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Local Variation in Bryophyte and Macro-lichen Cover and Diversity in Montane Forests of Western Canada


Pharo, EJ and Vitt, DH, Local Variation in Bryophyte and Macro-lichen Cover and Diversity in Montane Forests of Western Canada, The Bryologist, 103, (3) pp. 455-466. ISSN 0007-2745 (2000) [Refereed Article]

DOI: doi:10.1639/0007-2745(2000)103[0455:LVIBAM]2.0.CO;2


The patterns of cover and species diversity (richness and composition) of macro-lichens, bryophytes, and vascular plants are described for a Canadian montane forest in an area where the forest is highly valued both for wood production and for the terrestrial lichen that is a vital part of the diet of the endangered woodland caribou (Rangifer tarandus caribou Gmelin). In 180, 6.5 m x 6.5 m plots placed in nine stands within a 375 km2 area, we found lichens were abundant, but the ground layer was dominated by feather moss. Mean species richness at the plot level for lichens (23) is about double that of bryophytes (13) and vascular plants (11). Differences in species composition are small with any two plots having in common at least 50% of their vascular plants, 60% of their bryophytes, and 70% of their lichens. Comparisons of 10% of the most open with 10% of the most dense canopy plots revealed that the more open sites have greater lichen cover, higher elevation, older trees, more lichen and vascular plant species, less moderately decayed logs, and lower cover of Pleurozium schreberi, the dominant feather moss. Twenty-two species (14%) were found only once; of these five were lichens (9% of the lichen flora), six bryophytes (17% of the bryophyte flora), and 11 vascular plants (17% of the vascular plant flora). None of these is provincially endangered, but all are rare in this particular forest type. Only three of these species occur in the 20% of sites having the most open or dense canopies. Our data indicate that at the local scale, the ground layers of these forests are highly variable and have little local distinctiveness. The lack of strong environmental correlations with species patterns suggests that within the natural forest regime other factors are at least partially responsible for ground layer patterns at the local scale. These may include dispersal and establishment success as well as stochastic disturbance regimes.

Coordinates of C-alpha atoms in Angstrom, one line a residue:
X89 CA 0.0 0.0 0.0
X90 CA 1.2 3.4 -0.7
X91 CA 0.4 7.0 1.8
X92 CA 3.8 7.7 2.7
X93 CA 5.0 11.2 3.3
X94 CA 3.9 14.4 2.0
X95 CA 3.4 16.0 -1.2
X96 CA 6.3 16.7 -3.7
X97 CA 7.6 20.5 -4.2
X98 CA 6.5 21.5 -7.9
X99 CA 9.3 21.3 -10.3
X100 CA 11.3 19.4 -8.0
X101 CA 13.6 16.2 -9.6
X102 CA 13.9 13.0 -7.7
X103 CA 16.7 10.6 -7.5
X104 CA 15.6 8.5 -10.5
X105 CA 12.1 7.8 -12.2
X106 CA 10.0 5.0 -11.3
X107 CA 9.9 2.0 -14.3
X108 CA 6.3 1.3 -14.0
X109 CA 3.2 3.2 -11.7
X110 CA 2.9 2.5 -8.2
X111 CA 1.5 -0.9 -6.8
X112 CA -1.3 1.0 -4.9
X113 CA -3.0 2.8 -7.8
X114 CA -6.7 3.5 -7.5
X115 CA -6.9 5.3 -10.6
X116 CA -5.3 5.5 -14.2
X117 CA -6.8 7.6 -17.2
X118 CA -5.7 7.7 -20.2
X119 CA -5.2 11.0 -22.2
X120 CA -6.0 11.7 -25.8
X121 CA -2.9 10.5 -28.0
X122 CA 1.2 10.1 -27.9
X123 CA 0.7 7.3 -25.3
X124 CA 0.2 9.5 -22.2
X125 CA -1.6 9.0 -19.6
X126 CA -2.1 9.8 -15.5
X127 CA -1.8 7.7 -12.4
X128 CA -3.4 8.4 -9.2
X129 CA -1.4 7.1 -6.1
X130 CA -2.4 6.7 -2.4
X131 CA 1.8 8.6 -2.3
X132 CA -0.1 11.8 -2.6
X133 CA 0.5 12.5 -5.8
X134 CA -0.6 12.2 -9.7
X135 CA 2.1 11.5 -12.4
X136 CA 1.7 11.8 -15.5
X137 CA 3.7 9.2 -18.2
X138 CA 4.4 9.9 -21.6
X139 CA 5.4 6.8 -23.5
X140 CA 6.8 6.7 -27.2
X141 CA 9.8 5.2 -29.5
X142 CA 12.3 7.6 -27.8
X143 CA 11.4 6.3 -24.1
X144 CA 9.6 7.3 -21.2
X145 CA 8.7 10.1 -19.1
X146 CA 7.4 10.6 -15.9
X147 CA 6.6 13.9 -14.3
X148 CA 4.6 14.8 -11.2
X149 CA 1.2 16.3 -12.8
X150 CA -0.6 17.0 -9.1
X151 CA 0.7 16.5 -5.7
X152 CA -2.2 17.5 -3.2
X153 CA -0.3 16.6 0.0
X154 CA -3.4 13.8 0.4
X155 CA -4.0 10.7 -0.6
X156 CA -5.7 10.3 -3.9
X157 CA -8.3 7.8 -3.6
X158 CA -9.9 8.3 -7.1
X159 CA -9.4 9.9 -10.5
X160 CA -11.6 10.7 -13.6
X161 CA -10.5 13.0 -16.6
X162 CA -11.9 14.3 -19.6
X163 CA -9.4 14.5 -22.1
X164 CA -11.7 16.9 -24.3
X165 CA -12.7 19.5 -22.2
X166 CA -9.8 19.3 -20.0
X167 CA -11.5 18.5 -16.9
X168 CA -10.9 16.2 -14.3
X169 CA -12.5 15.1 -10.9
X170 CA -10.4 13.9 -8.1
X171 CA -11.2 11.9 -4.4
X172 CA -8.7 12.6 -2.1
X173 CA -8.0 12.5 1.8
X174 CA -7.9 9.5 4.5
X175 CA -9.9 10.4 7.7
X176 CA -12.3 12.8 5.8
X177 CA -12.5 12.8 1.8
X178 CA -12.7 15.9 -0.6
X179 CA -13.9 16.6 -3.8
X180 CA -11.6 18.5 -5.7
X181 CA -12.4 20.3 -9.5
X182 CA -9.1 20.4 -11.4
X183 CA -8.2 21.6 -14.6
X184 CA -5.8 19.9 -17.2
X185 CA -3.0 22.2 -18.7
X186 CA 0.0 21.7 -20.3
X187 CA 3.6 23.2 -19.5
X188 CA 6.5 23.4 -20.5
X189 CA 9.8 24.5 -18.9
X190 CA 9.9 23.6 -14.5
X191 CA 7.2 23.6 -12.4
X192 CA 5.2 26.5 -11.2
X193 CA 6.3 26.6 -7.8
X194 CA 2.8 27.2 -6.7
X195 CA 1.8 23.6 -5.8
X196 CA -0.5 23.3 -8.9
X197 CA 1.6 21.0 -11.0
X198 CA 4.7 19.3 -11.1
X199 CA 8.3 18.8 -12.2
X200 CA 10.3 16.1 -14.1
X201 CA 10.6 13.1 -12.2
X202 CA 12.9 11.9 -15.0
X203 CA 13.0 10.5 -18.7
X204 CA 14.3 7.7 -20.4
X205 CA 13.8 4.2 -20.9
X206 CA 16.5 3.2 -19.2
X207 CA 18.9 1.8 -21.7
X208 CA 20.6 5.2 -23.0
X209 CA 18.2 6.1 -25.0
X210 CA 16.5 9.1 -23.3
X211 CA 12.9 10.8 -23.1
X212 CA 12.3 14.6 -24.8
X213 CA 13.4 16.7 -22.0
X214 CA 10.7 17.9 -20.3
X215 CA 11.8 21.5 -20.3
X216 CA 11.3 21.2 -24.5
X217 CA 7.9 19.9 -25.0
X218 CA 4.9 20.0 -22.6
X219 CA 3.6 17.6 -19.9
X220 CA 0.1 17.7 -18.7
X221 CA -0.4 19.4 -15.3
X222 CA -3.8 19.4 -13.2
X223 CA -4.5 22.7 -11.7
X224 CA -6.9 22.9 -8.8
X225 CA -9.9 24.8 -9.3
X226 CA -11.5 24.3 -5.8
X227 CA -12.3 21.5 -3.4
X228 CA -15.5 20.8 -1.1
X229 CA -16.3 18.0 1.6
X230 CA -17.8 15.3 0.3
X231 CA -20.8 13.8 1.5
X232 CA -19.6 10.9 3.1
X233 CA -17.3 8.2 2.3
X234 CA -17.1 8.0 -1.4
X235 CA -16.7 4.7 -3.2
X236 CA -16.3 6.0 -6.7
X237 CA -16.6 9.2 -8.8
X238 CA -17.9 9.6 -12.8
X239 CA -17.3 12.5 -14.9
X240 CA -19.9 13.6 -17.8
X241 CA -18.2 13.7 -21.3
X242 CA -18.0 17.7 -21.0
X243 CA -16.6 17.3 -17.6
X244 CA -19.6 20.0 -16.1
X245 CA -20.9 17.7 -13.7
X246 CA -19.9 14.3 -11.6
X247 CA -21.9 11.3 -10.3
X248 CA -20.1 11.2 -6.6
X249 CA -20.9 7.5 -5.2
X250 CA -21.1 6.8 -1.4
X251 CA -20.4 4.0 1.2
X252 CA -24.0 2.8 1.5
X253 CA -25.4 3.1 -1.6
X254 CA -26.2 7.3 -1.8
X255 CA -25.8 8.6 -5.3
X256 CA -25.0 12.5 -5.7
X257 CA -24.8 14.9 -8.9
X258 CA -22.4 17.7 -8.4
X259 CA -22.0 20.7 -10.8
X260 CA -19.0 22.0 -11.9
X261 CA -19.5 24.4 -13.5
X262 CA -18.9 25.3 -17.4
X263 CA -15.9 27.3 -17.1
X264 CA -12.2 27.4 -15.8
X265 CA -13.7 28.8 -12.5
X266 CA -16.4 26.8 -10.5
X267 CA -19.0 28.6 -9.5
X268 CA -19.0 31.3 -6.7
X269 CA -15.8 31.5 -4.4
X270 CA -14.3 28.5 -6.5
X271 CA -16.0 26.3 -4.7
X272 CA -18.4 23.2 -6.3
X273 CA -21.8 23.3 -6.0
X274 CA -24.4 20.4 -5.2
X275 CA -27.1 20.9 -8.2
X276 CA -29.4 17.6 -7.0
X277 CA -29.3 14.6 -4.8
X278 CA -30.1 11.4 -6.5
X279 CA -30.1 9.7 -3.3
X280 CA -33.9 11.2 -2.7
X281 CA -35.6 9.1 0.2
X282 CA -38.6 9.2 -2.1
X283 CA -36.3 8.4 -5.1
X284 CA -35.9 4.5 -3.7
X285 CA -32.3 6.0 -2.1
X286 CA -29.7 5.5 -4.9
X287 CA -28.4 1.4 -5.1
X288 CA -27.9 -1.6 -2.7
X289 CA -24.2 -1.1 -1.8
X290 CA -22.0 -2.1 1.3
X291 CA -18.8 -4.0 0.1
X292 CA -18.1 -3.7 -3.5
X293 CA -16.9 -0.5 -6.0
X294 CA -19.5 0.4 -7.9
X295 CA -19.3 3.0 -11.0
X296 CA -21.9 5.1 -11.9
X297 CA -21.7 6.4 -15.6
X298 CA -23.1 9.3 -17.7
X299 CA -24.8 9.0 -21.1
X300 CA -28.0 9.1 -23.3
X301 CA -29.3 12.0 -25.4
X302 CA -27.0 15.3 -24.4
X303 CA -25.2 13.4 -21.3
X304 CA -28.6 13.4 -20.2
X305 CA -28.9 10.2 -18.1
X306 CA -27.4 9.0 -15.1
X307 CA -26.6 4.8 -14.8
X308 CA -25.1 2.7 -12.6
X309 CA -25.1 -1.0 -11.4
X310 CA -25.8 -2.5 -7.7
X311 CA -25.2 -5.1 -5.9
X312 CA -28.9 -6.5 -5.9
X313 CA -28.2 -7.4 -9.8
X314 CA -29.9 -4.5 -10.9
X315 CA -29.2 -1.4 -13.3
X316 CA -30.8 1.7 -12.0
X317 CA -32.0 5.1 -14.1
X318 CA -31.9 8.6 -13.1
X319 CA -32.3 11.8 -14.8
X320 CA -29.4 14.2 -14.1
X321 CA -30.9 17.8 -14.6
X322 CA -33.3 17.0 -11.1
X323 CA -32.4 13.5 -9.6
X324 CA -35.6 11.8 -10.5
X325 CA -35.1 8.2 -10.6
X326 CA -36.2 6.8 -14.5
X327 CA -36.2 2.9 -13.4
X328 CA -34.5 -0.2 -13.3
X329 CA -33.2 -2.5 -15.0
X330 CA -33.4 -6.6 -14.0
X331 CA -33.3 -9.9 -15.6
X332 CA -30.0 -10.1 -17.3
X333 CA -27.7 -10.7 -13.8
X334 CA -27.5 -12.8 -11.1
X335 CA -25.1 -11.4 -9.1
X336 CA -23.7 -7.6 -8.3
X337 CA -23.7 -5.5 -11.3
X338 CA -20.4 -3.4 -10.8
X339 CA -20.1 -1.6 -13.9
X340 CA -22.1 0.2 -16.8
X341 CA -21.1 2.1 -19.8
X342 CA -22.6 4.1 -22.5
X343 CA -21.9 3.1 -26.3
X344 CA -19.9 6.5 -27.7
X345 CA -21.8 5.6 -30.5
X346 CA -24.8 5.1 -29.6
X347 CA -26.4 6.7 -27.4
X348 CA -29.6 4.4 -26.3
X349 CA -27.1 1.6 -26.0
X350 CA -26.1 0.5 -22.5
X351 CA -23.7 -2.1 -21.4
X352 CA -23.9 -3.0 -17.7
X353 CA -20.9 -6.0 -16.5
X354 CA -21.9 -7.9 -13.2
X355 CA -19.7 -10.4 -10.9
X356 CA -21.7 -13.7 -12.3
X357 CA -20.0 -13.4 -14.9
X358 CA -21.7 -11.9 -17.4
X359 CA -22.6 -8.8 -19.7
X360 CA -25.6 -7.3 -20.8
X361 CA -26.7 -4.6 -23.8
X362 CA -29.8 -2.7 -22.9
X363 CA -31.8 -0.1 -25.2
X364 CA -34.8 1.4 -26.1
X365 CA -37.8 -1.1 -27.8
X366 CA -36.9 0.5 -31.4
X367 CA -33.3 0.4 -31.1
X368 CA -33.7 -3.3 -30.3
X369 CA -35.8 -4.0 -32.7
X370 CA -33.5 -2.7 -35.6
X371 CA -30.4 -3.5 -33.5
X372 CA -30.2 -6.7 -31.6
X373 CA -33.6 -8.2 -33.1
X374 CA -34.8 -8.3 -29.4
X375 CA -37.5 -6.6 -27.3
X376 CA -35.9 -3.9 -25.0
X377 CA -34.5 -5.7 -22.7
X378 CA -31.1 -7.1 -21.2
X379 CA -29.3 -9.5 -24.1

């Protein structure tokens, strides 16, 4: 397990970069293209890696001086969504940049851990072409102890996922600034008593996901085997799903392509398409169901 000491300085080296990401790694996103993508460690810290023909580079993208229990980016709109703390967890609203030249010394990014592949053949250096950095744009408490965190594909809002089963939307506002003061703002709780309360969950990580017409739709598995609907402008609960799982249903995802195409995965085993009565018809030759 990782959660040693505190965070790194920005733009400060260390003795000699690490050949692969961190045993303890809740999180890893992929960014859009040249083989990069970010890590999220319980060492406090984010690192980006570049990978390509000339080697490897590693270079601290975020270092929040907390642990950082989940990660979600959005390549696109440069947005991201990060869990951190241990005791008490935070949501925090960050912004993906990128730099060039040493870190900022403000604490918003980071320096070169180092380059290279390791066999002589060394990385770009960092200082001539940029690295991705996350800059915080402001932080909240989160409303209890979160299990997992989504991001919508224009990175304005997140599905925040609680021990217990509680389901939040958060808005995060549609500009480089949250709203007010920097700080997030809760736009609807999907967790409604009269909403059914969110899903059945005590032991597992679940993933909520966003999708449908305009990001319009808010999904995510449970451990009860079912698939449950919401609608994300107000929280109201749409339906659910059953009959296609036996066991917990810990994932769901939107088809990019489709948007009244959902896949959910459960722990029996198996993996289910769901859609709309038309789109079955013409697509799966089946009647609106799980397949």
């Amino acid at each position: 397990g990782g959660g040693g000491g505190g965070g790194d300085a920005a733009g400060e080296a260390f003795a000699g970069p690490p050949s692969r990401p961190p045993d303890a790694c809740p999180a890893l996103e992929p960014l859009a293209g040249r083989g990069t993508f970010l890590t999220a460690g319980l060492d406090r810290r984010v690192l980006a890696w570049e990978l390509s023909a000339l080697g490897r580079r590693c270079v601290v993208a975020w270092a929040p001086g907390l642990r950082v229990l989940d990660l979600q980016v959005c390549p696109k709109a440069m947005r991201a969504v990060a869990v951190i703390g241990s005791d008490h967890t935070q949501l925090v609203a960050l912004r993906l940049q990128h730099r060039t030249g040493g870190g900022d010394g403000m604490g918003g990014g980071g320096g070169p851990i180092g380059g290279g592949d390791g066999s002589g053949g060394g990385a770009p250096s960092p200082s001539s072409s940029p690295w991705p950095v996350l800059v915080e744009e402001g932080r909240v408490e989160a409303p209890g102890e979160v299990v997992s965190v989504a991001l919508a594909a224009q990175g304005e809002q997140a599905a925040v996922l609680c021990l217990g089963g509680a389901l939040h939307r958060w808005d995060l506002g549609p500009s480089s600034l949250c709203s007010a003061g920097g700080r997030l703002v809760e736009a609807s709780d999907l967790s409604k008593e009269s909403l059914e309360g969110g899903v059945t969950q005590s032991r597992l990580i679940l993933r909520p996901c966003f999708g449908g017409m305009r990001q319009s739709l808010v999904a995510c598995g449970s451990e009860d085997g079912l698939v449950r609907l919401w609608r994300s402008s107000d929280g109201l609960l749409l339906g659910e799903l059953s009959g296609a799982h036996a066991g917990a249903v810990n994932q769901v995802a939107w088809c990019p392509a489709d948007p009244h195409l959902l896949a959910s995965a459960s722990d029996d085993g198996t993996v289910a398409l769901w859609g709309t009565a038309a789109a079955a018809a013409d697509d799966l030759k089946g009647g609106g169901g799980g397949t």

Item Details

Item Type:Refereed Article
Research Division:Biological Sciences
Research Group:Evolutionary biology
Research Field:Biogeography and phylogeography
Objective Division:Environmental Management
Objective Group:Terrestrial systems and management
Objective Field:Terrestrial biodiversity
UTAS Author:Pharo, EJ (Dr Emma Little)
ID Code:34314
Year Published:2000
Web of Science® Times Cited:34
Deposited By:Geography and Environmental Studies
Deposited On:2005-07-26
Last Modified:2009-11-05

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